Advertisement

DNMT3A Mutations Predict Poorer Outcome in Younger Adults With AML Irrespective of NPM1 Genotype, but Type of Mutation Matters

Advertisement

Key Points

  • Outcomes were worse with DNMT3A mutation irrespective of NPM1 mutation status.
  • Outcomes were worse for patients with DNMT3A R882 or non-R882 missense mutations but not those with DNMT3A truncation.

In a UK study reported in the Journal of Clinical Oncology, Gale et al found that presence of DNMT3A mutations was associated with poorer prognosis in young adults with cytogenetic intermediate-risk acute myeloid leukemia (AML) irrespective of the presence of NPM1 mutation. Poorer outcome was found for DNMT3A R882 and non-R882 missense mutants, but not for truncations. NPM1 mutation alone portends good outcome, but NPM1 and DNMT3A mutations frequently appear together.

Study Details

In the study, diagnostic samples from 914 patients (97% < 60 years old) from two UK Medical Research Council trials conducted between 1988 and 2002 were screened for mutations in DNMT3A exons 13 to 23. Outcomes were evaluated according to presence or absence of a mutation and stratified according to type of mutation (R882, non-R882 missense, or truncation).

Outcome by Mutation Status

DNMT3A mutations were identified in 272 patients (30%); of those with mutations, 64% had R882 mutations, 22% had non-R882 missense mutations, and (13%) had truncations or in-frame deletions. DNMT3A mutation was associated with poorer prognosis than wild-type DNMT3A, but the difference was observed only when results were stratified for NPM1 genotype; this finding reflects the high coincidence of the two mutations, with 80% of patients with DNMT3A mutation also harboring NPM1 mutation.

Although a significant effect on relapse risk was not observed for presence of both wild-type NPM1 and DNMT3A mutation, analysis stratified for NPM1 genotype showed that risk for relapse was significantly greater among patients with DNMT3A mutation (hazard ratio [HR] = 1.35, P < .01). Testing for heterogeneity showed no significant difference between NPM1-mutant and NPM1 wild-type patients (P = .4).

Similarly, although a significant effect on overall survival was not observed for presence of both wild-type NPM1 and DNMT3A mutation, analysis stratified for NPM1 genotype showed that overall survival was poorer among patients with DNMT3A mutation (HR = 1.35, P < .01), and testing for heterogeneity showed no significant difference between NPM1-mutant and NPM1 wild-type patients (P = .9).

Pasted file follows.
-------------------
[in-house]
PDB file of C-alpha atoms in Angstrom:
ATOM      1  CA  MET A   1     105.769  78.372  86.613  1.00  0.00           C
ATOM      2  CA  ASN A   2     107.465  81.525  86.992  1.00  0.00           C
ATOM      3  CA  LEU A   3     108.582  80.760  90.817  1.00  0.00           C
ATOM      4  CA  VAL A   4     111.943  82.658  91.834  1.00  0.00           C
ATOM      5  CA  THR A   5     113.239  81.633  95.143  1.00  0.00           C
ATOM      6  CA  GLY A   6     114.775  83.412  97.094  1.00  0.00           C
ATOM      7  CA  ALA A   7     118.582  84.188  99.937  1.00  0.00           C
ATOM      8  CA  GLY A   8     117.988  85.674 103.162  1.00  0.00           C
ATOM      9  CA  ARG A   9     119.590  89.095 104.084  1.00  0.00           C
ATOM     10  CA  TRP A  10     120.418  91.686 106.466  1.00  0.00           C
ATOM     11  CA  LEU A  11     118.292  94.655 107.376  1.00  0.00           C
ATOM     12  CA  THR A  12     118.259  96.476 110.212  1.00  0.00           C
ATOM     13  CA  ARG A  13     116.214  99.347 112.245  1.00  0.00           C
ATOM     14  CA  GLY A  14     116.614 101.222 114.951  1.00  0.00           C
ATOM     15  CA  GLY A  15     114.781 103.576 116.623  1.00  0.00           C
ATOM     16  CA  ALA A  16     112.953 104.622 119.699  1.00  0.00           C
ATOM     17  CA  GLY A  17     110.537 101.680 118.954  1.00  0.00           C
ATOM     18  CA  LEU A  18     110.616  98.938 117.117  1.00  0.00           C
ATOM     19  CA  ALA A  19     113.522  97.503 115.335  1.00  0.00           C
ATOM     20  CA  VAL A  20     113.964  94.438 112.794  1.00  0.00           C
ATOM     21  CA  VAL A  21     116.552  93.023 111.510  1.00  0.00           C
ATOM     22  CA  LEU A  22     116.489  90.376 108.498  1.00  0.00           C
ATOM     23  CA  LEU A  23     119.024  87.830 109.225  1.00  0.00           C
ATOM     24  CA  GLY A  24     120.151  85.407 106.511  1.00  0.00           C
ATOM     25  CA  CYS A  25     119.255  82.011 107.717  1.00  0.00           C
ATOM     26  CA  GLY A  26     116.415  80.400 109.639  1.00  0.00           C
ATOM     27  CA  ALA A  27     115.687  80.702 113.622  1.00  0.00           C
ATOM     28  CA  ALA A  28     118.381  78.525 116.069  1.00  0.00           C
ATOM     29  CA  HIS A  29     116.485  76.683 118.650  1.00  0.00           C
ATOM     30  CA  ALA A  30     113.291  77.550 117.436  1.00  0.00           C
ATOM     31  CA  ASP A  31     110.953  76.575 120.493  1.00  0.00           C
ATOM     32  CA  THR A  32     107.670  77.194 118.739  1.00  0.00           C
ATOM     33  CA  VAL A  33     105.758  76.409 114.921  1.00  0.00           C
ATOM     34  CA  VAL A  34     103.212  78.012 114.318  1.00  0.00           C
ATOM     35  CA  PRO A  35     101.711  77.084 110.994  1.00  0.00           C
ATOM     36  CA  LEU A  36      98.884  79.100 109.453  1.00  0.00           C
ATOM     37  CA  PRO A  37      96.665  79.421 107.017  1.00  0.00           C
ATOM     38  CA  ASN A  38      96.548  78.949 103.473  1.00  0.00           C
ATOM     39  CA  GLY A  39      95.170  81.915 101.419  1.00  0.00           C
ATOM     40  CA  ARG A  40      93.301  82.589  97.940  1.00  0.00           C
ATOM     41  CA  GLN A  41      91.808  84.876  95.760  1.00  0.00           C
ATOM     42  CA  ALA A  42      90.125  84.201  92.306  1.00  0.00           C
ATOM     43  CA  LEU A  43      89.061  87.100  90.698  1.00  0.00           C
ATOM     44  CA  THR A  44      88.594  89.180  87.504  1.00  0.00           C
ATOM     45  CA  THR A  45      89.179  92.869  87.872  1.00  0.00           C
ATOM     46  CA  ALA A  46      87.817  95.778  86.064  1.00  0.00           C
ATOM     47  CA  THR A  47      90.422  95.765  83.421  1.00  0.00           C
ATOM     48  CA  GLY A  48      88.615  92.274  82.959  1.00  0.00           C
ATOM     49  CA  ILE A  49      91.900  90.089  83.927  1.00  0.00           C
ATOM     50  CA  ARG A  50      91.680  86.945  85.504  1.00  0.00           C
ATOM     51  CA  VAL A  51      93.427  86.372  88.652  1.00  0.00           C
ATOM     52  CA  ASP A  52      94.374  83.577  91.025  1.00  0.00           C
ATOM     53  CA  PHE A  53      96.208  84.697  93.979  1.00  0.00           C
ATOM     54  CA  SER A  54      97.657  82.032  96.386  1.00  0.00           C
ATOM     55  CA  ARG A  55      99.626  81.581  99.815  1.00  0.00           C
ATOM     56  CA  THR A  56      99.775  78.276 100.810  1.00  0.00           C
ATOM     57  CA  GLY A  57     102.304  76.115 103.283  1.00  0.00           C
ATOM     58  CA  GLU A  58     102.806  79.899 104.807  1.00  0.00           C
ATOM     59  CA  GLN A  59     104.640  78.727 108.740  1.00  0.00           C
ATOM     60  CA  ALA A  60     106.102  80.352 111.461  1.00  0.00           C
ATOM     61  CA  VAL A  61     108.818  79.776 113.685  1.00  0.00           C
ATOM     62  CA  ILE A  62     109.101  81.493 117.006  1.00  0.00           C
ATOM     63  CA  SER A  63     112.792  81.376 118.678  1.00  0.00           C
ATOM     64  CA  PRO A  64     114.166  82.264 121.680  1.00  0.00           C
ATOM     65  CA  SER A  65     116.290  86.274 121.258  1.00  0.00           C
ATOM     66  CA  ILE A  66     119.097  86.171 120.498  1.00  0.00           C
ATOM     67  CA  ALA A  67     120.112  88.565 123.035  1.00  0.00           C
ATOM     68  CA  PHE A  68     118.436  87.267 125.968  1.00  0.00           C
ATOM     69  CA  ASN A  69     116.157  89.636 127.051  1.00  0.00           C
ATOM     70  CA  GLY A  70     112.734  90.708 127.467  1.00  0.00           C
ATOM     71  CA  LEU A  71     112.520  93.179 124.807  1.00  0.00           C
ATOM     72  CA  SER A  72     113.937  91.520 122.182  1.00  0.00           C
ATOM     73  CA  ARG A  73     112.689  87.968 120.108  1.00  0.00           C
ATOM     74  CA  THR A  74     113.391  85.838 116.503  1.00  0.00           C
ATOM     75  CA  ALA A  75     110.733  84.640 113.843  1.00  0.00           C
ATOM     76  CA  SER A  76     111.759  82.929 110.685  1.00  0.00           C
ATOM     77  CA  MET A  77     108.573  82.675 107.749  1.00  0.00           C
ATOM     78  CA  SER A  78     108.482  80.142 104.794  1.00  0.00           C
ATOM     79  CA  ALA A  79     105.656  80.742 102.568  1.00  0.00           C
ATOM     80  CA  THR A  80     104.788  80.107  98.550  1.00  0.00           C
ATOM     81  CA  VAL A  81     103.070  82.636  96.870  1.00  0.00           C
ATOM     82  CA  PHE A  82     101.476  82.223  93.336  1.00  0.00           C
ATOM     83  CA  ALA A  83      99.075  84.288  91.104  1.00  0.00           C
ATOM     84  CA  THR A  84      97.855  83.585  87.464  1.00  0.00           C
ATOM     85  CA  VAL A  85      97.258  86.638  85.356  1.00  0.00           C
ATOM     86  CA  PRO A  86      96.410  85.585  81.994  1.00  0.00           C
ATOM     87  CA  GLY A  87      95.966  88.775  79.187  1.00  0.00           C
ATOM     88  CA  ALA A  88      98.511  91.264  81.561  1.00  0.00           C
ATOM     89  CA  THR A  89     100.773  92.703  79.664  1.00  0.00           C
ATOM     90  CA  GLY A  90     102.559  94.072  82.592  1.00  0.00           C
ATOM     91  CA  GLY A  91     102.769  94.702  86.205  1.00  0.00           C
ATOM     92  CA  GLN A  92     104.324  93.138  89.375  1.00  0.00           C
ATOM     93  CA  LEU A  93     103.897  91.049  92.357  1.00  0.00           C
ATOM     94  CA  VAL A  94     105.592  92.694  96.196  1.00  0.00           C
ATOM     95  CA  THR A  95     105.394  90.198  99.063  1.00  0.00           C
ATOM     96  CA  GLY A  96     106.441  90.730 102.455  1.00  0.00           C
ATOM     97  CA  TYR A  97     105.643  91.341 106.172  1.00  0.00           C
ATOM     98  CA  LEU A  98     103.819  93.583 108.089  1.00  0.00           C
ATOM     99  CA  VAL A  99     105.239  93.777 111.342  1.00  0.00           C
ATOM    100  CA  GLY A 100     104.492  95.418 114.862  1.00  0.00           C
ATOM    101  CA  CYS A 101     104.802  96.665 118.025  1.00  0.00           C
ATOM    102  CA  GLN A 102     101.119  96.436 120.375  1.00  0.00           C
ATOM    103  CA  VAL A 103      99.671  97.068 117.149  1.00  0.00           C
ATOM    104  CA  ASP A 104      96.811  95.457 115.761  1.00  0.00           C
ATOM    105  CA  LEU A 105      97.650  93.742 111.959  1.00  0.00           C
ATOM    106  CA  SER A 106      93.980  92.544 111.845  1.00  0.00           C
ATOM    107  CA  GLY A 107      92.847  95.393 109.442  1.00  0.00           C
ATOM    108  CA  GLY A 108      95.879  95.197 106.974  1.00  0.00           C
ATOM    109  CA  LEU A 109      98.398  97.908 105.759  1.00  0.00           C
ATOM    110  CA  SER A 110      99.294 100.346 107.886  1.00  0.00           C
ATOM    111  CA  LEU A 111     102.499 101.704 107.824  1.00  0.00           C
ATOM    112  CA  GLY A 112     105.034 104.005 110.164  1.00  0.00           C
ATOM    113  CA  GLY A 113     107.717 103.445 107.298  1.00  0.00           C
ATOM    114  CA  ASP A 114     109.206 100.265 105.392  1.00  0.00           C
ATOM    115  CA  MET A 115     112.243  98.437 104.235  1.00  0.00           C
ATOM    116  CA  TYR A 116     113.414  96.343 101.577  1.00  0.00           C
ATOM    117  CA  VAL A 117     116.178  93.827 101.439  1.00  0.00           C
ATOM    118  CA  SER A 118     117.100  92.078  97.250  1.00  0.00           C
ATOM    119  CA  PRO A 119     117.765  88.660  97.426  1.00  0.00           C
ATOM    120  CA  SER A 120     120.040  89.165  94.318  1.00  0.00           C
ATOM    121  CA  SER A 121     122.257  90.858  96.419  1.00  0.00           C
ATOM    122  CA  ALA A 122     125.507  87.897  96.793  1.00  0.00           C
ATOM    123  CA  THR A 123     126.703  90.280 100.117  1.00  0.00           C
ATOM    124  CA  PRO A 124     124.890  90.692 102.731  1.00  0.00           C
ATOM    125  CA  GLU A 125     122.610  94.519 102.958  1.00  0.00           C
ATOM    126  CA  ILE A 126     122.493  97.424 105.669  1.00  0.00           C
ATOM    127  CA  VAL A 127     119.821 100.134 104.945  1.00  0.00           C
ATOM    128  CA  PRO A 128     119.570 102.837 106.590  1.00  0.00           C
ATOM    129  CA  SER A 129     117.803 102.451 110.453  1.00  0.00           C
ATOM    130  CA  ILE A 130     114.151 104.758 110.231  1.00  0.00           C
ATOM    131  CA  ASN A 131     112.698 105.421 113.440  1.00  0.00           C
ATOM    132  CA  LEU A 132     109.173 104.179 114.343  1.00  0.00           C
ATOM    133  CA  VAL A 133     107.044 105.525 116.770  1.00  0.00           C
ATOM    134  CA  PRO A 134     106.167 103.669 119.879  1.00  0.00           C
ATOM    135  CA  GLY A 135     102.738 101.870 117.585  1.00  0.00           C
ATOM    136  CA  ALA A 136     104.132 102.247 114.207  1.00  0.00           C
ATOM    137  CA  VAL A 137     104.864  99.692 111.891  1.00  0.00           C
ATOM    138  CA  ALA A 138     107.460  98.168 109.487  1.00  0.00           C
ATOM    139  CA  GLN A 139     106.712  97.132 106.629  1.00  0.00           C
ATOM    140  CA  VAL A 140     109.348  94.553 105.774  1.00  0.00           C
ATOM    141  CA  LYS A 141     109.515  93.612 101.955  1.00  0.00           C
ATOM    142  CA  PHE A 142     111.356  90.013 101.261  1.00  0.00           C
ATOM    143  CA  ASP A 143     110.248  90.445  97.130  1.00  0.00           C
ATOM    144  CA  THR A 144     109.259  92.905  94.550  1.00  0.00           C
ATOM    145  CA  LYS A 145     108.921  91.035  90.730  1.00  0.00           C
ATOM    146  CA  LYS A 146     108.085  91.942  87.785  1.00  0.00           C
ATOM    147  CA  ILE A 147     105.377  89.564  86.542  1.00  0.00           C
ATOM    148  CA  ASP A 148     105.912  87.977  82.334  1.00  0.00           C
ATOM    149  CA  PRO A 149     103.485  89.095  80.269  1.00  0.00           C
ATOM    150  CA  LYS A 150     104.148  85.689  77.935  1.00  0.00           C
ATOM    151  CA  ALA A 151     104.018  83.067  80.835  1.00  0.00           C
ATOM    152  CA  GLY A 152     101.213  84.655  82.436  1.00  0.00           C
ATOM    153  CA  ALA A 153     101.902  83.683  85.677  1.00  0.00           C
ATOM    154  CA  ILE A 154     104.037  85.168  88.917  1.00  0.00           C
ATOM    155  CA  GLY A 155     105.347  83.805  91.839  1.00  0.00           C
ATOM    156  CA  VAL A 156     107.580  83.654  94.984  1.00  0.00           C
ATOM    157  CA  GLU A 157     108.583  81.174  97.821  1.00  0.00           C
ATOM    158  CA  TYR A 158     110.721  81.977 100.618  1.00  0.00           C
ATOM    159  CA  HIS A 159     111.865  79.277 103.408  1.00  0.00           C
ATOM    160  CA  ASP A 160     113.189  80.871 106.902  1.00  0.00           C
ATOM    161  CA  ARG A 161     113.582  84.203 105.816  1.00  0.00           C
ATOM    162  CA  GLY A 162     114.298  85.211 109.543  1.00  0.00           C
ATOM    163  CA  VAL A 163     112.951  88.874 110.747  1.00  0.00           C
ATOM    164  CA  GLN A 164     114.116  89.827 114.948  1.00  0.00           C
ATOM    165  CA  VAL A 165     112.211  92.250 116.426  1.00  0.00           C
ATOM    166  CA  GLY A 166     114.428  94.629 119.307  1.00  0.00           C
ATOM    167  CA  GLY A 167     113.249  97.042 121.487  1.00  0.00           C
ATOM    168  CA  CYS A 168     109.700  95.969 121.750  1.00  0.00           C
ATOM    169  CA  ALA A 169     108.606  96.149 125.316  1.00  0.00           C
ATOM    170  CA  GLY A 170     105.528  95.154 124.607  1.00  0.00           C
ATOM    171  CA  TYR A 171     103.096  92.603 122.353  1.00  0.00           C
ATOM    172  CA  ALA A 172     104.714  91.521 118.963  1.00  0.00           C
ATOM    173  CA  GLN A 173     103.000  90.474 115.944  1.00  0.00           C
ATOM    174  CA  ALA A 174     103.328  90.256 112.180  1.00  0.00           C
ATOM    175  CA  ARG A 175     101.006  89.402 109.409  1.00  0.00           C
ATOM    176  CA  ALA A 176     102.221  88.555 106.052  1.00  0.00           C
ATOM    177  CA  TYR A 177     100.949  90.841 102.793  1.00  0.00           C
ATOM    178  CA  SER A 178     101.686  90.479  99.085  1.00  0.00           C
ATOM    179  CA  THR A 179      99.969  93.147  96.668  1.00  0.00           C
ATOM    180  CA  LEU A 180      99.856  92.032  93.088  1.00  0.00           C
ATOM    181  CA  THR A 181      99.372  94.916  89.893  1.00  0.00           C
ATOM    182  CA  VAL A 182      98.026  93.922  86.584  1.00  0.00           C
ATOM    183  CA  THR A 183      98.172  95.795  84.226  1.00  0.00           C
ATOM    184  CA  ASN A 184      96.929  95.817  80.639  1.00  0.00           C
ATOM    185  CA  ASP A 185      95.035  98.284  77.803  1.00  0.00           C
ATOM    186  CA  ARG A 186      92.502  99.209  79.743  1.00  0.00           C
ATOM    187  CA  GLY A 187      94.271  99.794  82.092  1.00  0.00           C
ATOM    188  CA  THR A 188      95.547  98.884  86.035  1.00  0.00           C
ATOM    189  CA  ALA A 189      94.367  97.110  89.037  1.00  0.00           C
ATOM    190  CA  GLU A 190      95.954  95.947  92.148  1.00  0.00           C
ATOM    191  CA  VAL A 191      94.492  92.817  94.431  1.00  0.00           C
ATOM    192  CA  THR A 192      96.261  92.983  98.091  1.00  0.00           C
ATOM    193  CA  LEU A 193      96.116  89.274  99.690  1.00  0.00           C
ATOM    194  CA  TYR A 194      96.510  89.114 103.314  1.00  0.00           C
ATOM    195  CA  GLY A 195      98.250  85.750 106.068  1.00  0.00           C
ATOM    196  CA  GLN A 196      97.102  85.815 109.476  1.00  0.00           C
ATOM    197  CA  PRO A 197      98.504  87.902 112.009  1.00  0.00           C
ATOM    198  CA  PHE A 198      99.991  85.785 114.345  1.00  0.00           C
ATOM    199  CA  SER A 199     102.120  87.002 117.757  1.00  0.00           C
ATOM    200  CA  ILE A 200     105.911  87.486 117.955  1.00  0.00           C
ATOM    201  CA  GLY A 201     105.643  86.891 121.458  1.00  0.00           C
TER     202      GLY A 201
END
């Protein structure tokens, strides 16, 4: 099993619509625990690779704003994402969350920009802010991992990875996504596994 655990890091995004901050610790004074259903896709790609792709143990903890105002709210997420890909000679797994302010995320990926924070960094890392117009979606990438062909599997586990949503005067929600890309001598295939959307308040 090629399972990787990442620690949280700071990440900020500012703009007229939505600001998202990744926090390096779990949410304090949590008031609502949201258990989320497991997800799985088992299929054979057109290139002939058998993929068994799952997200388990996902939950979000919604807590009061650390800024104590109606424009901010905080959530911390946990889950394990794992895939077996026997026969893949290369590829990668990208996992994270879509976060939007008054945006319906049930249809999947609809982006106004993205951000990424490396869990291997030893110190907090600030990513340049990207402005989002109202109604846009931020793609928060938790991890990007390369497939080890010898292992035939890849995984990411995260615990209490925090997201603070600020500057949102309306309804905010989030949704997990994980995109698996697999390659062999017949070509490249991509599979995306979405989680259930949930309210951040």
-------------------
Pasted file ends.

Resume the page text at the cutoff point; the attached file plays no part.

Analysis according to type of DNMT3A mutation suggested that outcomes were similar and worse vs DNMT3A wild-type for patients with R882 mutation and non-R882 missense mutation and that outcomes in those with truncation were similar to those with wild-type DNMT3A. In particular, 10-year rates of relapse were 51% and 76% among NPM1 wild-type and mutant patients with R882 mutation, 50% and 55% among patients with non-R882 missense mutation, 35% and 40% among those with truncation, and 40% and 58% among those with wild-type DNMT3A.

Ten-year overall survival was 35% and 11% among NPM1 wild-type and mutant patients with R882 mutation, 38% and 21% among patients with non-R882 missense mutation, 57% and 18% among those with truncation, and 50% and 25% among those with wild-type DNMT3A.

The investigators concluded: “These data confirm that presence of a DNMT3A mutation should be considered as a poor-risk prognostic factor, irrespective of the NPM1 genotype, and suggest that further consideration should be given to the type of DNMT3A mutation.”

Rosemary E. Gale, PhD, of University College London Cancer Institute, is the corresponding author for the Journal of Clinical Oncology article.

The study was supported by Leukaemia and Lymphoma Research, UK, and UK Medical Research Council. For full disclosures of the study authors, visit jco.ascopubs.org.

The content in this post has not been reviewed by the American Society of Clinical Oncology, Inc. (ASCO®) and does not necessarily reflect the ideas and opinions of ASCO®.


Advertisement

Advertisement



Advertisement